Christ the King, sovereign of vast galaxies and black holes
Keith Anderson, 21 November 2021
Daniel 7: 9–10, 13–14; Revelation 1: 4b–8; John 18: 33–37
Christ the King: some almost disjointed thoughts about that, but I hope they come together in some reflections upon this title.
If someone should visit our universe from some other place, they would describe our universe in terms of vast galaxies and perhaps black holes; perhaps, considering some detail, they might even describe stars and, if really pushed, mention that around these stars were specks of cold matter called planets. We would not get a mention. We appear irrelevant to the universe. We would be too minute to be identified. If we view our existence as that visitor to our universe, independent of God, that is who we are – irrelevant specks in a vast expanse. But we believe Christ the King is sovereign of all this. That’s the first thought.
Who is Christ the King?
Now a different thought, something from our Judaeo-Christian tradition. In Genesis’ prehistory, which are the myths and stories that led up to the birth of the children of Israel through Abraham, we read of God’s dwelling as the Garden of Eden. Paradise was likened to a rich oasis from which humanity, through the fall of Adam, had been excluded.
And we read that Cain, Adam’s son – the first murderer, who had been banished to the desert, the home of the devil and all his minions – established the first city. The city was seen as the place of the godless where humanity attempted to become independent of God and his creation. So, Sodom, Gomorrah, Babylon and Nineveh were all marked out as particularly evil places.
We find the first hint of change was when God chose Jerusalem (which means ‘place of peace’) as his first visual dwelling-place on earth. The God of the wandering nomads had adopted man’s creation, a city, but a city which throughout its 3,000 years of known existence has been a centre of international violence, and still remains so. When we reflect on the book of Revelation we’re invited to imagine heaven as the ultimate city, the New Jerusalem. The city founded by the first murderer will become the eternal home of God and his people. Christ the King’s holy city is modelled on a place where humanity had tried to be most independent of God. Incarnation is not just about bringing heaven to earth, but also about taking earth into heaven. Christ the King brings the earth into heaven.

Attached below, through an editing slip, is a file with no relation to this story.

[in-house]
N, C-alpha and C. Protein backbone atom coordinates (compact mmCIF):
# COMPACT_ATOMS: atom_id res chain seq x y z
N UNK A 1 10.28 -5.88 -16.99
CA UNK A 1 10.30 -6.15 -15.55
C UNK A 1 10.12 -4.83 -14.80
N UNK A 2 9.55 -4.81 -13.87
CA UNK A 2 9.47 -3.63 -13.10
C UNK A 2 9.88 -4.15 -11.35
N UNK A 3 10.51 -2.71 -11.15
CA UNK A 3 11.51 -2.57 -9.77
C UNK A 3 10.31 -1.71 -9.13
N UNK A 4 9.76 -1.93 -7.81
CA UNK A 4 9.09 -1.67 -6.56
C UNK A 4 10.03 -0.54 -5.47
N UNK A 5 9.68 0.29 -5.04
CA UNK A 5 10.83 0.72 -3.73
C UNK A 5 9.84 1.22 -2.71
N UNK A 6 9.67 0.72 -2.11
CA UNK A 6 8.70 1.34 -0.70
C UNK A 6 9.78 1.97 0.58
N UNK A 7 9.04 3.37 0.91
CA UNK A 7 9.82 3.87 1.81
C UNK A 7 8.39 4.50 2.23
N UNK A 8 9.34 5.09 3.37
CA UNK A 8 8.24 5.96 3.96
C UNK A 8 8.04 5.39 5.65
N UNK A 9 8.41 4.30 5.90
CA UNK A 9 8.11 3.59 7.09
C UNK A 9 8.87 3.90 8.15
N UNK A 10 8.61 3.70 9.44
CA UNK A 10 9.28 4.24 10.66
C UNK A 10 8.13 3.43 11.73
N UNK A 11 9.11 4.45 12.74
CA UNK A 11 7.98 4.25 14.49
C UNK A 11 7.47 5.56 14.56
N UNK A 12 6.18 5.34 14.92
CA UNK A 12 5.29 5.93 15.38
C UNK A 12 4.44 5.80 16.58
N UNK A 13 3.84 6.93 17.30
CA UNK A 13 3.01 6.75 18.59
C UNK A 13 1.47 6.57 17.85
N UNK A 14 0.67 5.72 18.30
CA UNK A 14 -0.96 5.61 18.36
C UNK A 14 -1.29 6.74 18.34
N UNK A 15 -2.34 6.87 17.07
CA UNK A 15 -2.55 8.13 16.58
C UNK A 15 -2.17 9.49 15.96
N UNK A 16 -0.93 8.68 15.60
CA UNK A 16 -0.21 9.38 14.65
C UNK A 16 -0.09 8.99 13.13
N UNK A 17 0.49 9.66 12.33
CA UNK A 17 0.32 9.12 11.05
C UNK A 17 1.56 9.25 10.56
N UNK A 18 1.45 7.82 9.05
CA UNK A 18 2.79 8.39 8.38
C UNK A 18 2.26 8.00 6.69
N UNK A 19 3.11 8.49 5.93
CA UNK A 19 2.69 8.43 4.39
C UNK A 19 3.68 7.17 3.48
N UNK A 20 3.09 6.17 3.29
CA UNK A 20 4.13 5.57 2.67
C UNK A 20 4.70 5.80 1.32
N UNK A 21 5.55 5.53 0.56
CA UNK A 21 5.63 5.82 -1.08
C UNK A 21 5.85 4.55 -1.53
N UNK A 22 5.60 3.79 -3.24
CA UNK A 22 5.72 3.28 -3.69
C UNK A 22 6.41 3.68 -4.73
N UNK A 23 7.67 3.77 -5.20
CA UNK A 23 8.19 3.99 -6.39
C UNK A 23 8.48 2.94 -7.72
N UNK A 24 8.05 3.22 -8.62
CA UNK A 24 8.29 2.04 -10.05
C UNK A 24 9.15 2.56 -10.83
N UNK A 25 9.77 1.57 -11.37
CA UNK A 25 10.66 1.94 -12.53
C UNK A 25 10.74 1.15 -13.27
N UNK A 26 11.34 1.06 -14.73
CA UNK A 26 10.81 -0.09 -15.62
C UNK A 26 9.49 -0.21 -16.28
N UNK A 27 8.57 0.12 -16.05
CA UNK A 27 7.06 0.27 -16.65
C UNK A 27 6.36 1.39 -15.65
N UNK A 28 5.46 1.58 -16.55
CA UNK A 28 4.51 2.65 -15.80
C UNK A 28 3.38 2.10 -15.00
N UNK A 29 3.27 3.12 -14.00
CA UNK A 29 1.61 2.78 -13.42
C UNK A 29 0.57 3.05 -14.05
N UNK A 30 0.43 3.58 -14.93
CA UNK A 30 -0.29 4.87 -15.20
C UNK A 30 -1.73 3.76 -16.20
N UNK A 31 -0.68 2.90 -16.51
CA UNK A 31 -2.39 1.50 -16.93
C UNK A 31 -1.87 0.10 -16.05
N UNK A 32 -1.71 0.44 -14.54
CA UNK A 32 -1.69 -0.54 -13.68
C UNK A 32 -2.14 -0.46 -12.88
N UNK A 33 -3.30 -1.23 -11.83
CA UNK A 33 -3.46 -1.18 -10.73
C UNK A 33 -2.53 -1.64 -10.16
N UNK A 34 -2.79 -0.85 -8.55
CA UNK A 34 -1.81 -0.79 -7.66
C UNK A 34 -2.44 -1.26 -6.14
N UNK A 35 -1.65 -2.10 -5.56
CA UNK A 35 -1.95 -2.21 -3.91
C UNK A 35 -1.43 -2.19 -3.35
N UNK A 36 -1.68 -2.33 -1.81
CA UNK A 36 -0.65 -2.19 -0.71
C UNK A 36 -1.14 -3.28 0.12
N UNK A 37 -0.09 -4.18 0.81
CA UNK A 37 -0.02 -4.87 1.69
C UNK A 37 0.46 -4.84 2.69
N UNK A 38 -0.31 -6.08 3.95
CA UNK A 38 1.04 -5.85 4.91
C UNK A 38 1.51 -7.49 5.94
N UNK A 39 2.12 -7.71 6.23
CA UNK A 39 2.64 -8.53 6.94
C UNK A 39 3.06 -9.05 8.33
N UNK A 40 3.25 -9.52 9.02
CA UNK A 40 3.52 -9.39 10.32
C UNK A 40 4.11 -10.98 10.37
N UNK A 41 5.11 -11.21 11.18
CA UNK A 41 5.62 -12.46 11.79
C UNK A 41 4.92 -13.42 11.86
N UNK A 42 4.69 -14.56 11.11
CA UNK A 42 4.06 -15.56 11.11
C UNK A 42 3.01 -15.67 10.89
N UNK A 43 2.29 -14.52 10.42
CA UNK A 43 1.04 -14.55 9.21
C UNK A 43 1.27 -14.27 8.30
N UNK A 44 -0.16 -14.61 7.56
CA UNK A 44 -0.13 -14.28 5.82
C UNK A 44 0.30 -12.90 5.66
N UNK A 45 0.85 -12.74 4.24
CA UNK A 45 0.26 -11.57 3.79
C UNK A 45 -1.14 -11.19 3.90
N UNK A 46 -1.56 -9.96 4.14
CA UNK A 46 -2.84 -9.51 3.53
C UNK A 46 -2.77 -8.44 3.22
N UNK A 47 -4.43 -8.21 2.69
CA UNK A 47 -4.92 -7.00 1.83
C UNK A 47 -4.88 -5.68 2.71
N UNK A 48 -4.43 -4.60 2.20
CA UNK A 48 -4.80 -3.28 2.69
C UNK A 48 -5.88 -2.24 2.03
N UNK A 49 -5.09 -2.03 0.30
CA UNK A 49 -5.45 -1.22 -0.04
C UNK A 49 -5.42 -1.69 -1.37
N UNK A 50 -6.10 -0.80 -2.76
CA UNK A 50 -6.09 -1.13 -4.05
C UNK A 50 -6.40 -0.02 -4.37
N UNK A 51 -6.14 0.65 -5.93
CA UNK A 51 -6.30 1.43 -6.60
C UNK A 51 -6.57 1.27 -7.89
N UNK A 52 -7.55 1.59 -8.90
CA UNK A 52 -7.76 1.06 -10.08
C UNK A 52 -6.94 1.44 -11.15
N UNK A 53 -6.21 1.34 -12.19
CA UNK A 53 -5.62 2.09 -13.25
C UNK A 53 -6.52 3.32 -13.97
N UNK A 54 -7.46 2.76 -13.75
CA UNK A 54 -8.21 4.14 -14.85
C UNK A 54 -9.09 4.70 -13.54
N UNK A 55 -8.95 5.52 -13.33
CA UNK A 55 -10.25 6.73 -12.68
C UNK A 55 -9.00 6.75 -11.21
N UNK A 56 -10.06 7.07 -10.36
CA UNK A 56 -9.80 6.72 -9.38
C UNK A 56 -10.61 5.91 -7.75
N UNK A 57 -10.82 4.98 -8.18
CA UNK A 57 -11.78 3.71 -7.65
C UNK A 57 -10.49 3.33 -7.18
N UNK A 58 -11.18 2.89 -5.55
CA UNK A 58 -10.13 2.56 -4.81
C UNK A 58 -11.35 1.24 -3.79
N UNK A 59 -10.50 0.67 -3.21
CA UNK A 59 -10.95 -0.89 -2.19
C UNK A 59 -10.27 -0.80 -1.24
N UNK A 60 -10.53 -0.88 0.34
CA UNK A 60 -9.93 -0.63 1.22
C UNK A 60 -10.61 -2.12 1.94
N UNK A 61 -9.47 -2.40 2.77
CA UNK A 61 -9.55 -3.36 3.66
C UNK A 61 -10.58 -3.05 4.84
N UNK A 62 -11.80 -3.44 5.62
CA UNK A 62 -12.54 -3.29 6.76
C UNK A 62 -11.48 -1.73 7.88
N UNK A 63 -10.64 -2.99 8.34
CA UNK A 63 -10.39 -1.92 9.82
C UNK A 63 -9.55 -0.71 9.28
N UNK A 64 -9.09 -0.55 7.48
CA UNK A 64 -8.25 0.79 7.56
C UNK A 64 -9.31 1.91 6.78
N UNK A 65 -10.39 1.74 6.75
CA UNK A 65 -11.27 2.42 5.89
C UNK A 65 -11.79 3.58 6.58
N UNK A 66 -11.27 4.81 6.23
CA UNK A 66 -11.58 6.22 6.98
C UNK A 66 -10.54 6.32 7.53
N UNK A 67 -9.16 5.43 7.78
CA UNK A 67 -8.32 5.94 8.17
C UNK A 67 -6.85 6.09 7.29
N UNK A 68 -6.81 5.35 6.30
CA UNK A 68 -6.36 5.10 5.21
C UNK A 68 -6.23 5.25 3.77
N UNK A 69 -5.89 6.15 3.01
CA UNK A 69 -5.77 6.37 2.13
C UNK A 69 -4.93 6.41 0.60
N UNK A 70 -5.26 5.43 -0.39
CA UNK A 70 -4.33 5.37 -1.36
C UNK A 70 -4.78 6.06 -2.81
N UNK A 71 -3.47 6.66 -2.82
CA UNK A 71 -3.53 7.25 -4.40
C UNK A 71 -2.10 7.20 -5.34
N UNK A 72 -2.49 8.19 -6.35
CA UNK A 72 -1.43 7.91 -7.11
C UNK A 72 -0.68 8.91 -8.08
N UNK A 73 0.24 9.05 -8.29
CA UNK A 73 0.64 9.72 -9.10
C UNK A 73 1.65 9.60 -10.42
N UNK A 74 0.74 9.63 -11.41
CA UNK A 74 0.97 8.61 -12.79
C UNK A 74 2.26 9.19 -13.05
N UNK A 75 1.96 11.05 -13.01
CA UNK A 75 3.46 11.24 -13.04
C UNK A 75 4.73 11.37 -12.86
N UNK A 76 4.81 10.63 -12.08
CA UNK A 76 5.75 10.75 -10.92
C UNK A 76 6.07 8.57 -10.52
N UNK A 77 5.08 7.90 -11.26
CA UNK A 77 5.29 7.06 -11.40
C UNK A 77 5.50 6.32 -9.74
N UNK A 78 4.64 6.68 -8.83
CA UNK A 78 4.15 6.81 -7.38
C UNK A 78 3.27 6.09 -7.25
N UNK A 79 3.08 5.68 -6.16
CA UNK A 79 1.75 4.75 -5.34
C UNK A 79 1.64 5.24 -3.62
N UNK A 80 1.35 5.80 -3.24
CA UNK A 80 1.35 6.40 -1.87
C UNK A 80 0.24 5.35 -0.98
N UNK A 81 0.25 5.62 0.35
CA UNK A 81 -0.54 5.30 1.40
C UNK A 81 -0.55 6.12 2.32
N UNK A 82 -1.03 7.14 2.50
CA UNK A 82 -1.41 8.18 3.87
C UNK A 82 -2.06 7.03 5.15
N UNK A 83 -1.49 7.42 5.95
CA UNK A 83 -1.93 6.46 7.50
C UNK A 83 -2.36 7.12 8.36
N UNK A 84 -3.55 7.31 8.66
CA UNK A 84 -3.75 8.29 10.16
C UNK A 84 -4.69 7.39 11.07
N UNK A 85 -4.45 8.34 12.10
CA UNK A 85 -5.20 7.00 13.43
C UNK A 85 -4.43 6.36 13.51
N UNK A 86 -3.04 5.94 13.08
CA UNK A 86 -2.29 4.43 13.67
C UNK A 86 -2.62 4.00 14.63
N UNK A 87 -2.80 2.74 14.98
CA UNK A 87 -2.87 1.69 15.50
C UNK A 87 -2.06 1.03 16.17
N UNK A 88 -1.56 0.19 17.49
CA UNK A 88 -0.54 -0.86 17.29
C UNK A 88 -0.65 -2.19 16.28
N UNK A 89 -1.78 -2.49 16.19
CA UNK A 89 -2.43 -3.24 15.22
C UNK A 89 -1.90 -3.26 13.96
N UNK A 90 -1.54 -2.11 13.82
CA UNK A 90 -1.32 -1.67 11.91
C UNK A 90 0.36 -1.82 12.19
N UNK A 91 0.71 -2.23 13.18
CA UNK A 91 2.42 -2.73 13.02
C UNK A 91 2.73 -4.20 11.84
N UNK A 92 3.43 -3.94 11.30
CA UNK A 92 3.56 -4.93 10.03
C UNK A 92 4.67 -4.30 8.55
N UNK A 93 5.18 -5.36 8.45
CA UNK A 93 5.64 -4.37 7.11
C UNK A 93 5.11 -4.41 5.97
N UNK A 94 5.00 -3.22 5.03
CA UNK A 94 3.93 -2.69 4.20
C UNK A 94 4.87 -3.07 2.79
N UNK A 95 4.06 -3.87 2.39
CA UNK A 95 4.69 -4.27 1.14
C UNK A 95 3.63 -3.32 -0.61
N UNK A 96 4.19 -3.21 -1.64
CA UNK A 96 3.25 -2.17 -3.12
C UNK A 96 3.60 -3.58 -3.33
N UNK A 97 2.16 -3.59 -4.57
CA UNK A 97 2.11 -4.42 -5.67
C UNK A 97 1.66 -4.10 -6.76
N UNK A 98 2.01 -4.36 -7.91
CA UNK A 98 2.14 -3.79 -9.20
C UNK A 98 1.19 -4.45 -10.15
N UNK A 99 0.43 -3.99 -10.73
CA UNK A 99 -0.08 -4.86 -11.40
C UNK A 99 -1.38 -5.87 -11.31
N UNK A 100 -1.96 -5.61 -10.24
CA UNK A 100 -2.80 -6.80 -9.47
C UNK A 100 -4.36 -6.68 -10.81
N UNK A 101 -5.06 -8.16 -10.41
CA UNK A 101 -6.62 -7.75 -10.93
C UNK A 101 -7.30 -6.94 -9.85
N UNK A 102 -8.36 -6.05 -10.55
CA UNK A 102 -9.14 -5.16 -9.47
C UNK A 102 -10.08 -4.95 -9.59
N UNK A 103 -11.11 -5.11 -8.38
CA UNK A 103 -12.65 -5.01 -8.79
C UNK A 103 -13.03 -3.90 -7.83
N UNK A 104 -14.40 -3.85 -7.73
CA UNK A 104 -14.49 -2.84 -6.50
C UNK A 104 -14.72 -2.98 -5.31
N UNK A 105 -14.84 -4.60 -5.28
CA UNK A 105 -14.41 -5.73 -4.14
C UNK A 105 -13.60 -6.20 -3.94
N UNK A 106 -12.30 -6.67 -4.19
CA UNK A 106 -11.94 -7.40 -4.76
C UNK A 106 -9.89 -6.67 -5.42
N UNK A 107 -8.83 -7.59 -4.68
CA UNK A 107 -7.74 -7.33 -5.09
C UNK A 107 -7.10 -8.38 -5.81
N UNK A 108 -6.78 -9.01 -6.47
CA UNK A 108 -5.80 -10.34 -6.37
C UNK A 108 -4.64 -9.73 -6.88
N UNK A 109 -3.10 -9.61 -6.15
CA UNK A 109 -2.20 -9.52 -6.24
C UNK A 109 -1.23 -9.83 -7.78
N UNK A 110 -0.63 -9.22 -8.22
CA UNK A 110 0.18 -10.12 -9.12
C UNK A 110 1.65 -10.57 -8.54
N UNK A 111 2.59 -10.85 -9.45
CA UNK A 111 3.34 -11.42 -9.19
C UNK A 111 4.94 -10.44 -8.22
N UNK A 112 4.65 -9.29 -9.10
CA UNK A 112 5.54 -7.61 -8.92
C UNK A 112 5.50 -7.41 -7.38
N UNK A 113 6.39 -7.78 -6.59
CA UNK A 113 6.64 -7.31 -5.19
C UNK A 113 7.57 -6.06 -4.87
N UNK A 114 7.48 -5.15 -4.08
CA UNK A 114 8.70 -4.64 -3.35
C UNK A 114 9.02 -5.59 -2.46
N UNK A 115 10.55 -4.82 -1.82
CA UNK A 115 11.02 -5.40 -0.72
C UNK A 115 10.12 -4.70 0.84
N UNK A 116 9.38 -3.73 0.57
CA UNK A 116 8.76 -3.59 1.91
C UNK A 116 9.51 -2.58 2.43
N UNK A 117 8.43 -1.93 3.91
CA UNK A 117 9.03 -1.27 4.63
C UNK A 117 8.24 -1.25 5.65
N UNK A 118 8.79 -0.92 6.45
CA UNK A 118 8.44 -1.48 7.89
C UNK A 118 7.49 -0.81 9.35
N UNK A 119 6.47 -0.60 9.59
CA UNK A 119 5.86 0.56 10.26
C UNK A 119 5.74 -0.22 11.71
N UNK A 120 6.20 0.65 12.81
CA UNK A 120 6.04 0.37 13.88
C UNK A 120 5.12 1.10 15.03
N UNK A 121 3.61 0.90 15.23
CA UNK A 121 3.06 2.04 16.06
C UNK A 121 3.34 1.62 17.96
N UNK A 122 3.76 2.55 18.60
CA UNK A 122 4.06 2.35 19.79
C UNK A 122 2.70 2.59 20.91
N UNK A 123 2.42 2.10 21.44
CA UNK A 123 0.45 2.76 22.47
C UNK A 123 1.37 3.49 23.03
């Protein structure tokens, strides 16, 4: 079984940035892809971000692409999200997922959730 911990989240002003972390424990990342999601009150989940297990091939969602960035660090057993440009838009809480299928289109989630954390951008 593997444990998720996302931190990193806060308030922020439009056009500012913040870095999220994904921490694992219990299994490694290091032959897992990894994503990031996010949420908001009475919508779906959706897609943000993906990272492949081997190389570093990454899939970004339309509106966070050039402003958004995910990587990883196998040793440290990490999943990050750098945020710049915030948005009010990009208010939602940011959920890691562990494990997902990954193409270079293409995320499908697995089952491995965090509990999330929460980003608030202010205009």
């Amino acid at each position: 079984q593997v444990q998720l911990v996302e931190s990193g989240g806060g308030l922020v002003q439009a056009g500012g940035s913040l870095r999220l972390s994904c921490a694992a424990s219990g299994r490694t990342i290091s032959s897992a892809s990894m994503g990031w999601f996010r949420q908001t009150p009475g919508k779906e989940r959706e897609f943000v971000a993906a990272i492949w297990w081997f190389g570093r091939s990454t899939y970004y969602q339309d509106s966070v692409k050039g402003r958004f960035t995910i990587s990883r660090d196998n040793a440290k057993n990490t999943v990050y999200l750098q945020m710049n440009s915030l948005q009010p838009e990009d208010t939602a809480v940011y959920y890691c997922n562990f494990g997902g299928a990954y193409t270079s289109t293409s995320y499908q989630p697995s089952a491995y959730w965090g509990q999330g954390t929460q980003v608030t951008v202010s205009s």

Now a different thought. If we read the eighth chapter of the first book of Samuel we see that it was not God’s intention for the children of Israel to have an earthly king but only a heavenly one. He warned that if they adopted the tradition of a king, the king would exploit them. ‘He will take your sons and make them serve with his horses and chariots … He will take your daughters to be perfumers and cooks and bakers … he will take a tenth of your flocks and you yourselves will become his slaves’ (verses 11, 13, 17). According to the writer of Samuel, God’s desire was to maintain the unity of his rule between heaven and earth or, to be technical, between the transcendent and the immanent. But humans throughout history have sought to become independent of God. As we have tried to become independent of God so we have demeaned ourselves. We have become slaves to one another.
As we have tried to become independent of God so we have demeaned ourselves. We have become slaves to one another.
The writer of Daniel, however, gives us a vision. It’s a vision cloaked in the images of his own time (we may find it difficult to understand), a vision of something human being re-united with God. In the incarnation of Christ, God has raised humanity to kingship over all. The writer of John’s Revelation also sees it. His visual language is beyond our detailed understanding but it stirs within us hope. In Christ, humanity is revealed as part of the Godhead, King of Kings and Lord of Lords.
Jesus tried to describe it to Pilate, but Pilate could not grasp it; he lived a life too independent of God. He could only be aware that the battered human being who stood before him had the stature of a king. He could only define that as the King of the Jews. But Jesus invited him to seek truth, the truth that transcendence and immanence had been united. The kingdom of heaven is both now and in eternity.
But beware! In John’s gospel, we have the strange words, ‘For God did not send his Son into the world to condemn the world but to save it through him’. To save the world. Christ the King is Saviour of the world and the universe, not just humanity. In our treatment of this world, in our independence from God, we risk destroying it. We know species have thrived and disappeared from this earth. Salvation of our world may mean extinction of humanity from it. In Christ we talk of a new heaven and a new earth. But is humanity guaranteed an ongoing presence in it? Does God need us, infinitely tiny specks in the universe? No, he does not. But our hope is that in Christ the King we are still loved, and that again we will discover that God is transforming our wayward ways into a new heaven and a new earth.